Army of Mom

So this is how liberty dies ... with thunderous applause.


Weather Myths

Typically, I pick up the USA Weekend supplement in my Sunday newspaper and thumb through it and then put it in the care package Priority Mail box that I gather stuff for Sgt. Rob Rob The Heart-Throb over in Iraq. I figure it is good stuff to read and I send a box about once a month. But, this time, the cover story caught my attention. The headline reads "Forget everything you thought you knew about weather." Hmm. That sounds intriguing, especially since I have the son who wants to be a weatherman when he grows up. I thought he might want to read it, but I started reading it and thought I'd share some of the juicy weather tidbits.

You can read the entire article and get even more from it. But, I'm guilty of some of these myths. The other night at the baseball field when it was hailing, raining and lightning, I was convinced we were safe by being grounded with our sneakers and rubber-soled shoes. Uh, no.

True or false? Wearing rubber-soled shoes protects you from lightning. Don't bet your new shoes -- or your life -- on it. Rubber soles won't do you any good. That bolt of electricity traveled all the way from within the thundercloud and packs as much of a heated punch as the sun's surface. So if lightning strikes the ground nearby, it still can go into your body through your feet. Nor do the rubber tires on your car make a difference. However, the metal shell of a hardtop vehicle is a good conductor. It won't provide 100% protection, but as long as you aren't touching any metal and you keep the windows rolled up, you'll be safer than you would be standing outside.

There were some old myths in there that I held true as a kid, but have since learned that they're not true, like the one about opening the doors and windows during a tornado. I can remember the school doing that when I was a kid during a tornado once. I vividly remember our principal, Mr. Delaney, running down the hall and looking out the open door at the end of the hallway seeing the funnel cloud.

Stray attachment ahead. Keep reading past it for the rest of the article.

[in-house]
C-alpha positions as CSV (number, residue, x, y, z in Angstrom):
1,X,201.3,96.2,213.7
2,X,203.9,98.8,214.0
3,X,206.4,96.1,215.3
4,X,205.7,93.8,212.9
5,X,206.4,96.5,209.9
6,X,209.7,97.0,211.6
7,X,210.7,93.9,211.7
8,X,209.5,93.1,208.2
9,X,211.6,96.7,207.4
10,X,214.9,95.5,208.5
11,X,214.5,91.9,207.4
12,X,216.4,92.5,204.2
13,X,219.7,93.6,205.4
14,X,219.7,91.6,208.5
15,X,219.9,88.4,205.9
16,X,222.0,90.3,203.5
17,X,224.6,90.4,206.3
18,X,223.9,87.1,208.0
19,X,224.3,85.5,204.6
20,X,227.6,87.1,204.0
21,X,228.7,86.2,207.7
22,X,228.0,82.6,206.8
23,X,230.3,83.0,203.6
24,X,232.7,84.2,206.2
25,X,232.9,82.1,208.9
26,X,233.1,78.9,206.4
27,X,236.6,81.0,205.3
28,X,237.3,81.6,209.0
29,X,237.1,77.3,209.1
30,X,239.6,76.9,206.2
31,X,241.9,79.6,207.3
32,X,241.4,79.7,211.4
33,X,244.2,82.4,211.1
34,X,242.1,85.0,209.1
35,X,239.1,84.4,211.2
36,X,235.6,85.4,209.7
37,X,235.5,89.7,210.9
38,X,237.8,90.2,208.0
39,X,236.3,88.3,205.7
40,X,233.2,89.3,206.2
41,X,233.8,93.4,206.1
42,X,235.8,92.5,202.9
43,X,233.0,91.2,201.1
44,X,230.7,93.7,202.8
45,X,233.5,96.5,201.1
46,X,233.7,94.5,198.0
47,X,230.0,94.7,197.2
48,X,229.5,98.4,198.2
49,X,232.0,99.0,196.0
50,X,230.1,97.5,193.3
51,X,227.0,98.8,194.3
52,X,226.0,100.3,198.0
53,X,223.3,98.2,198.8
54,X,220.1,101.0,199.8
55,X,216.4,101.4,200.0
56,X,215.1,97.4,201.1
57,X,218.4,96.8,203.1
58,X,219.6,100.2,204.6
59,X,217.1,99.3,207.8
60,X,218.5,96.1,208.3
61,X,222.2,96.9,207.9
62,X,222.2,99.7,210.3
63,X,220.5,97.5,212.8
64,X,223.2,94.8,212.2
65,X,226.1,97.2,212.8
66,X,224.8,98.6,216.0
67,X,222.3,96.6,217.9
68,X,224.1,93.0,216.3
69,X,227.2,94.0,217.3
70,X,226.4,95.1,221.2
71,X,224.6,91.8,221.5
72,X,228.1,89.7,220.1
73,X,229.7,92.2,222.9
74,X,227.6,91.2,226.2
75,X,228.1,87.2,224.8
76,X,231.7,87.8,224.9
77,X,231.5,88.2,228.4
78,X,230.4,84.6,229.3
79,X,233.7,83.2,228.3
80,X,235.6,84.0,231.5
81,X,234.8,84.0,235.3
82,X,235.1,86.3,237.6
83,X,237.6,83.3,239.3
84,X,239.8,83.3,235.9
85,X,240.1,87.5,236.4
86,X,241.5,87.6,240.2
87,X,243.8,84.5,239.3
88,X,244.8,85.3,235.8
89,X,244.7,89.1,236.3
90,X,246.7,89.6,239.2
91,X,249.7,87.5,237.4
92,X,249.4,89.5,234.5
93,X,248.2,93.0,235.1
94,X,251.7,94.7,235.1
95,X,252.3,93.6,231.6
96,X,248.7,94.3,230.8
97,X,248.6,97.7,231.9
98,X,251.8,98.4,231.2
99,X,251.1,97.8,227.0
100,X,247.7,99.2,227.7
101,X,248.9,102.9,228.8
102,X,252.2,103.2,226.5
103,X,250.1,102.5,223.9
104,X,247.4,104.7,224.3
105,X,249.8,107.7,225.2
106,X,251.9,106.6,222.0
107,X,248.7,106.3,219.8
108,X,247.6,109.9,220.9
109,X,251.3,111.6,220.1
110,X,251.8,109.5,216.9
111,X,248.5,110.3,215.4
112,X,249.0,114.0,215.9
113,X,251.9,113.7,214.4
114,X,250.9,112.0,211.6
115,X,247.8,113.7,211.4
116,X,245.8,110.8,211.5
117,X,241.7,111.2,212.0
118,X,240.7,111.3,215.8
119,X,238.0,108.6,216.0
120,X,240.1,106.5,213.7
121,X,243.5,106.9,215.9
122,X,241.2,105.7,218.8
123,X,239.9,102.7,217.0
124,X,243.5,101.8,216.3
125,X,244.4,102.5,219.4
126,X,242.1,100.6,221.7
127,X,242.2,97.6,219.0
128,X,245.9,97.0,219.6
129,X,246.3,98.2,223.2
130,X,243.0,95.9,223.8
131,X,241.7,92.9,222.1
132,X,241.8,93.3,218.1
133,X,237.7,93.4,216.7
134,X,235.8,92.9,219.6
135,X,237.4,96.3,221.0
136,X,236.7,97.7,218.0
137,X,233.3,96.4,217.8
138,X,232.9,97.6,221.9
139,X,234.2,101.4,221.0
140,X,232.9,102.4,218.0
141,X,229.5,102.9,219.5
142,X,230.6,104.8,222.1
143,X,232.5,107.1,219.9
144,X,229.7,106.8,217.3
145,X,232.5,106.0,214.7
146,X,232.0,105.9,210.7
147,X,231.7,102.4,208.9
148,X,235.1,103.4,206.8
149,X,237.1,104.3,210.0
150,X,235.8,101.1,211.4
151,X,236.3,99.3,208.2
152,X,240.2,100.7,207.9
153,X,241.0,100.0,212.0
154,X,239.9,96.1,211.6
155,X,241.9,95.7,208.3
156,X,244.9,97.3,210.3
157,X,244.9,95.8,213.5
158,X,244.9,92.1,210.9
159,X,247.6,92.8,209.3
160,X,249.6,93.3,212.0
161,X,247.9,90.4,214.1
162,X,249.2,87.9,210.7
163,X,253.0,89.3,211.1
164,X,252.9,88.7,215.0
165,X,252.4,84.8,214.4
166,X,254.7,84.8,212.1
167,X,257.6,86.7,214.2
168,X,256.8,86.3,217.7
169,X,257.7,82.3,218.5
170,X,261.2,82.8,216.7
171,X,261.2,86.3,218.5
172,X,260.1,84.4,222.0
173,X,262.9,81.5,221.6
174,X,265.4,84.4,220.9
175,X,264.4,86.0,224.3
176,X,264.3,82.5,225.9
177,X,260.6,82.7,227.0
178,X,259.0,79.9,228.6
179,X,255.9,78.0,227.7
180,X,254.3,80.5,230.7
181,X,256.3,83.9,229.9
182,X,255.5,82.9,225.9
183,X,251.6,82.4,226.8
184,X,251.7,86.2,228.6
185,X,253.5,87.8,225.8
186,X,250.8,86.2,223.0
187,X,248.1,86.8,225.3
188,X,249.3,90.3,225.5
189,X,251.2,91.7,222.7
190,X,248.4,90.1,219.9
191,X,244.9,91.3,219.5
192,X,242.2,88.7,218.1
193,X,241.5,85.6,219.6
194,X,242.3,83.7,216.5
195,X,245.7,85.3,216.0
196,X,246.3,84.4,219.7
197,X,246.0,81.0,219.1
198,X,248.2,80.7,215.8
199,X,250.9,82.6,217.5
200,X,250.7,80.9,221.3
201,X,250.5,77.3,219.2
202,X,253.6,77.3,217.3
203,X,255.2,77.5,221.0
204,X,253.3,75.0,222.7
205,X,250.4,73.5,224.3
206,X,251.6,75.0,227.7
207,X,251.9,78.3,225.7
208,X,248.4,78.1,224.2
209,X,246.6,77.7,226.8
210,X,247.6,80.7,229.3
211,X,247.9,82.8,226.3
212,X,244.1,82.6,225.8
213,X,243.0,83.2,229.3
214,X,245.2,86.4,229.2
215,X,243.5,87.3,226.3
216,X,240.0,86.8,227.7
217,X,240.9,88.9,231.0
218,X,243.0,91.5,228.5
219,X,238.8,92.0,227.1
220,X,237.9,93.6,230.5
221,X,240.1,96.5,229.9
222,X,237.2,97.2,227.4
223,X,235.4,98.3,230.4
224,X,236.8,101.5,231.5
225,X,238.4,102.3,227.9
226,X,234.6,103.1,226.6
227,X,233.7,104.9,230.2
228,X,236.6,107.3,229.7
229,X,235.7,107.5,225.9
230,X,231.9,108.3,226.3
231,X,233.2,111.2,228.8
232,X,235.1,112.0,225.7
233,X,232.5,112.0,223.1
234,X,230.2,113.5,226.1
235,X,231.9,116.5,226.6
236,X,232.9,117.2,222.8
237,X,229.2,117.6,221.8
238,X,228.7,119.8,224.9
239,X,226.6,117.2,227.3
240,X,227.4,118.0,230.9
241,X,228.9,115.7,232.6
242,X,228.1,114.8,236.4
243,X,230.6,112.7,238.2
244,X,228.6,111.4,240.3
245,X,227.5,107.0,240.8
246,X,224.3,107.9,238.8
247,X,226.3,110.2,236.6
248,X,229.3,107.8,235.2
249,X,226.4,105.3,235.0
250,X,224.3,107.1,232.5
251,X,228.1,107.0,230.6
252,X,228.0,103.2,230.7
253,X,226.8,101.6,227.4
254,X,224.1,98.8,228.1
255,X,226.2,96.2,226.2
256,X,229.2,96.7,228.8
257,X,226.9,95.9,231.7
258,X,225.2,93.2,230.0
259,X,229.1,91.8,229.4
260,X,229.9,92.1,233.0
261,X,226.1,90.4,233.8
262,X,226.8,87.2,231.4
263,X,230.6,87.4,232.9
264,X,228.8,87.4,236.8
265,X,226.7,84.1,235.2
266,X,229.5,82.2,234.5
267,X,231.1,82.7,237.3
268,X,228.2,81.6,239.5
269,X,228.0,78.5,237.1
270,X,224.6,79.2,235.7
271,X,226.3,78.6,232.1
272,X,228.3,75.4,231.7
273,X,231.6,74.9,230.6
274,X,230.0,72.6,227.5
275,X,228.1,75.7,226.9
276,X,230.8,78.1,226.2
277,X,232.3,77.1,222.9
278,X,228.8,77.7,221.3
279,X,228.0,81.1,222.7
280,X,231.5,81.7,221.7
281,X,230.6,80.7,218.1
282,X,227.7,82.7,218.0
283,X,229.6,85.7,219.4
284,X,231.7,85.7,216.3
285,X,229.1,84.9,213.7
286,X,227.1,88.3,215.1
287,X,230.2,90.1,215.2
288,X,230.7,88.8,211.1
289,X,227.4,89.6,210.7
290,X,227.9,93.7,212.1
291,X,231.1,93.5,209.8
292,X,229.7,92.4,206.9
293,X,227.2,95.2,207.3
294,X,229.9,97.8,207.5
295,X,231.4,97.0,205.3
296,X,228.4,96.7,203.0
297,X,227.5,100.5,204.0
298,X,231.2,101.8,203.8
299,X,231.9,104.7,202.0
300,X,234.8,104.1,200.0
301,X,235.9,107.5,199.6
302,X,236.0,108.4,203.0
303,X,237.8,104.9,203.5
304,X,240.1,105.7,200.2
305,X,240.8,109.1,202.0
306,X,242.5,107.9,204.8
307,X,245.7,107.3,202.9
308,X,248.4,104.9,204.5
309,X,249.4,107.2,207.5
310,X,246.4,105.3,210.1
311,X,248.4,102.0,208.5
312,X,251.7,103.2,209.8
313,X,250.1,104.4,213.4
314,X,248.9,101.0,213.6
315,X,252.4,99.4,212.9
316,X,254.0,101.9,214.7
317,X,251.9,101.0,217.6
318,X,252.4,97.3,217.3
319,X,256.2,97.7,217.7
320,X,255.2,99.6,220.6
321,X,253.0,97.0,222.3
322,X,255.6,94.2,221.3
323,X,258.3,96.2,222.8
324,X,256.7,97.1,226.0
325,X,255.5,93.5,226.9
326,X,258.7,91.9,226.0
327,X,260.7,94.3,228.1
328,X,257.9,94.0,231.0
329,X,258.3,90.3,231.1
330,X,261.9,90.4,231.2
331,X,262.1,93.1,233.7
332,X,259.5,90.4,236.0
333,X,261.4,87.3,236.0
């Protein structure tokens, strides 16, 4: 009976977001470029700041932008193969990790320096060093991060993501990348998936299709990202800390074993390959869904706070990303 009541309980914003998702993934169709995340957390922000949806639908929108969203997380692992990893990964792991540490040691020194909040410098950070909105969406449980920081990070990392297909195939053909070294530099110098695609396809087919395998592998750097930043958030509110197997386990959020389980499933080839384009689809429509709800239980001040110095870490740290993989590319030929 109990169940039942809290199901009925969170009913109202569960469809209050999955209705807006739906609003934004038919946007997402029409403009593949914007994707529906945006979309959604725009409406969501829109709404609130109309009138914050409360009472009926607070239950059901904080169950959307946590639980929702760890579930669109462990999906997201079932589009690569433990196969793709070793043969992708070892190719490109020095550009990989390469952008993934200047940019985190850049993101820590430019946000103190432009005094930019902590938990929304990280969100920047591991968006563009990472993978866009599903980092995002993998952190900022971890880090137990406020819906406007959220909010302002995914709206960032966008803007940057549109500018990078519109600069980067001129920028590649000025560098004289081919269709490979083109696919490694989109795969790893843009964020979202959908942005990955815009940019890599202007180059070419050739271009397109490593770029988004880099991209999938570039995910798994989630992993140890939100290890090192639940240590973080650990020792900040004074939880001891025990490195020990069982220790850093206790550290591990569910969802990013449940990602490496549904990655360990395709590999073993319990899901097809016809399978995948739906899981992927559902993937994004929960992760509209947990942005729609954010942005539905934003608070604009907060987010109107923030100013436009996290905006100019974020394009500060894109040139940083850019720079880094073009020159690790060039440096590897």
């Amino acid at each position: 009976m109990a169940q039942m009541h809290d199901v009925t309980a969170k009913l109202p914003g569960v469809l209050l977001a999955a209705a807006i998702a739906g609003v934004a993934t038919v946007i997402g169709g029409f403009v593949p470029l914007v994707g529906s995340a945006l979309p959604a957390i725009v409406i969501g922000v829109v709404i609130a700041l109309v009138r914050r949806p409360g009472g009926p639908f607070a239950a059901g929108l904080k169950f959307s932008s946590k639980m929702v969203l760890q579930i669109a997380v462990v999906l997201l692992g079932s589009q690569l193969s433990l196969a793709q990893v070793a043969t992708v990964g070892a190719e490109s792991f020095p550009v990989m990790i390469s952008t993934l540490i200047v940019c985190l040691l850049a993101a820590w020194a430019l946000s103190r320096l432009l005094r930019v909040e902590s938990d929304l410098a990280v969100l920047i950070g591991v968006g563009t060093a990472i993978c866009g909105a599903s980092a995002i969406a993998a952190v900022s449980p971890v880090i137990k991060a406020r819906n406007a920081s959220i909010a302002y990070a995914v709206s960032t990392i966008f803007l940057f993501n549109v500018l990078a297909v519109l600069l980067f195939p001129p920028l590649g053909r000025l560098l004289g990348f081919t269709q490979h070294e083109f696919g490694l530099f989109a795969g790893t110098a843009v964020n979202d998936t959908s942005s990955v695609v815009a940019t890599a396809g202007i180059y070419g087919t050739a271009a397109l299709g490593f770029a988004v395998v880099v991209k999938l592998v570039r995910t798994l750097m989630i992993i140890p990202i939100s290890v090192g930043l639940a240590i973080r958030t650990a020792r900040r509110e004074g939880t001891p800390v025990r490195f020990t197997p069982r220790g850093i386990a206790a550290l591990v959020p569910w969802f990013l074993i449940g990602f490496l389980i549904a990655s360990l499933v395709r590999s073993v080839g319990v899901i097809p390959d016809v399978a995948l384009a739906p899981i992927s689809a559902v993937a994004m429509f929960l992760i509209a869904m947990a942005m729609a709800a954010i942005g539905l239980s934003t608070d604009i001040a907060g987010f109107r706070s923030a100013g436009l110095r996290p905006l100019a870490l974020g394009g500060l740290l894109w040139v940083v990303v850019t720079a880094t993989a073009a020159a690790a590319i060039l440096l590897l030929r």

This one fascinated me.
Pick one. To calculate the heat, count:
a) the length of time a dog howls.
b) the frequency of cricket chirps.
Although we're sure that dogs are telling us something when they howl, cricket chirps are the correct answer. Count the number of chirps in 15 seconds, and add 40. That's the temperature at ground level in degrees Fahrenheit. (The temperature will be slightly warmer around your head.) The chirping of the crickets seems to be influenced by the air temperature -- the hotter it gets, the more they seem to want to talk about it. (Which makes them a lot like us!)

Army of Dad taught me the one below.
True or false? You can tell how close a thunderstorm isby counting the seconds between lightning and thunder. True. The physics of sound velocity apply here. So, the rule of thumb is 1 mile for every five seconds between the sight of lightning and the sound of thunder. But if you get to, say, 20 seconds, meaning the lightning is 4 miles away, it doesn't mean you're safe. That's because "bolts from the blue" can come out of the thundercloud and strike as far as 10 miles away. And that is how many people have been injured or killed during thunderstorms.


  • At 1:45 AM, June 13, 2007, Blogger cashin said…

    "If you can hear thunder, it's possible for you to be struck by lightning."

    That's something they seemed to have just started saying on the weather broadcasts in the past couple years, or i'm just finally noticing...


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